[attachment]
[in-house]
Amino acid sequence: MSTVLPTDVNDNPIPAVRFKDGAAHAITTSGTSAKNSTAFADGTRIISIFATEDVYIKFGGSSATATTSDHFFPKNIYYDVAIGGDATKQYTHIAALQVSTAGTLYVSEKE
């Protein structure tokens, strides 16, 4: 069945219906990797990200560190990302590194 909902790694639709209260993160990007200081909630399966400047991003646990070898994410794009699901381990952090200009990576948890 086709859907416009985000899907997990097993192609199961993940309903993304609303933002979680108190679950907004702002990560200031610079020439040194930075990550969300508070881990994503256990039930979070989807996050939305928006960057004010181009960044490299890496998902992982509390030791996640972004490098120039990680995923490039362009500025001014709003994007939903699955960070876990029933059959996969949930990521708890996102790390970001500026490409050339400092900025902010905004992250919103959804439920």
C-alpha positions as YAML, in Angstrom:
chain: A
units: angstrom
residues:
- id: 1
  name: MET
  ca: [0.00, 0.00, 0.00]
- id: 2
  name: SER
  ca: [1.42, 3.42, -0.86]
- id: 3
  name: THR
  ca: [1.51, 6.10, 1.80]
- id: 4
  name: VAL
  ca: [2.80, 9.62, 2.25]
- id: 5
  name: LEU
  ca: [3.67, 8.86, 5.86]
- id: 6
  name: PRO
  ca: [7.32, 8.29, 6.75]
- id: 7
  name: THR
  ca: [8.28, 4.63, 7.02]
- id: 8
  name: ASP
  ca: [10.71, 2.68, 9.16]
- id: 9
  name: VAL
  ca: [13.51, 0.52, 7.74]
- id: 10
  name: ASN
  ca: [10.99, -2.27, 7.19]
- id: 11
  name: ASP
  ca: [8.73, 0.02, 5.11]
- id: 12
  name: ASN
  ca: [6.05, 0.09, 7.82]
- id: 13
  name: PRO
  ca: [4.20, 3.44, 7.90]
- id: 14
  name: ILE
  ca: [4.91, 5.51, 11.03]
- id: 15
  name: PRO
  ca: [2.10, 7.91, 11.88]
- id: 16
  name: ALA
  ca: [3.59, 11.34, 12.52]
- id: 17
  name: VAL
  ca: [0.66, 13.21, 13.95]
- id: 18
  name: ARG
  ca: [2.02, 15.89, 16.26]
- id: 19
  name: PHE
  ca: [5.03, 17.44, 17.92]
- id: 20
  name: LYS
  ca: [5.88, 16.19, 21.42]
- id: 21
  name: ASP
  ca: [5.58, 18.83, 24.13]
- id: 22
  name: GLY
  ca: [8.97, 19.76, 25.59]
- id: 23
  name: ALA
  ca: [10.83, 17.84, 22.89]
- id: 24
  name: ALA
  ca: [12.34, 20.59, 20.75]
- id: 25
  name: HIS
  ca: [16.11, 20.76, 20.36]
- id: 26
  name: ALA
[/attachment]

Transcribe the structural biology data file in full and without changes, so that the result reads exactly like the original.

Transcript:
[in-house]
Amino acid sequence: MSTVLPTDVNDNPIPAVRFKDGAAHAITTSGTSAKNSTAFADGTRIISIFATEDVYIKFGGSSATATTSDHFFPKNIYYDVAIGGDATKQYTHIAALQVSTAGTLYVSEKE
């Protein structure tokens, strides 16, 4: 069945219906990797990200560190990302590194 909902790694639709209260993160990007200081909630399966400047991003646990070898994410794009699901381990952090200009990576948890 086709859907416009985000899907997990097993192609199961993940309903993304609303933002979680108190679950907004702002990560200031610079020439040194930075990550969300508070881990994503256990039930979070989807996050939305928006960057004010181009960044490299890496998902992982509390030791996640972004490098120039990680995923490039362009500025001014709003994007939903699955960070876990029933059959996969949930990521708890996102790390970001500026490409050339400092900025902010905004992250919103959804439920």
C-alpha positions as YAML, in Angstrom:
chain: A
units: angstrom
residues:
- id: 1
  name: MET
  ca: [0.00, 0.00, 0.00]
- id: 2
  name: SER
  ca: [1.42, 3.42, -0.86]
- id: 3
  name: THR
  ca: [1.51, 6.10, 1.80]
- id: 4
  name: VAL
  ca: [2.80, 9.62, 2.25]
- id: 5
  name: LEU
  ca: [3.67, 8.86, 5.86]
- id: 6
  name: PRO
  ca: [7.32, 8.29, 6.75]
- id: 7
  name: THR
  ca: [8.28, 4.63, 7.02]
- id: 8
  name: ASP
  ca: [10.71, 2.68, 9.16]
- id: 9
  name: VAL
  ca: [13.51, 0.52, 7.74]
- id: 10
  name: ASN
  ca: [10.99, -2.27, 7.19]
- id: 11
  name: ASP
  ca: [8.73, 0.02, 5.11]
- id: 12
  name: ASN
  ca: [6.05, 0.09, 7.82]
- id: 13
  name: PRO
  ca: [4.20, 3.44, 7.90]
- id: 14
  name: ILE
  ca: [4.91, 5.51, 11.03]
- id: 15
  name: PRO
  ca: [2.10, 7.91, 11.88]
- id: 16
  name: ALA
  ca: [3.59, 11.34, 12.52]
- id: 17
  name: VAL
  ca: [0.66, 13.21, 13.95]
- id: 18
  name: ARG
  ca: [2.02, 15.89, 16.26]
- id: 19
  name: PHE
  ca: [5.03, 17.44, 17.92]
- id: 20
  name: LYS
  ca: [5.88, 16.19, 21.42]
- id: 21
  name: ASP
  ca: [5.58, 18.83, 24.13]
- id: 22
  name: GLY
  ca: [8.97, 19.76, 25.59]
- id: 23
  name: ALA
  ca: [10.83, 17.84, 22.89]
- id: 24
  name: ALA
  ca: [12.34, 20.59, 20.75]
- id: 25
  name: HIS
  ca: [16.11, 20.76, 20.36]
- id: 26
  name: ALA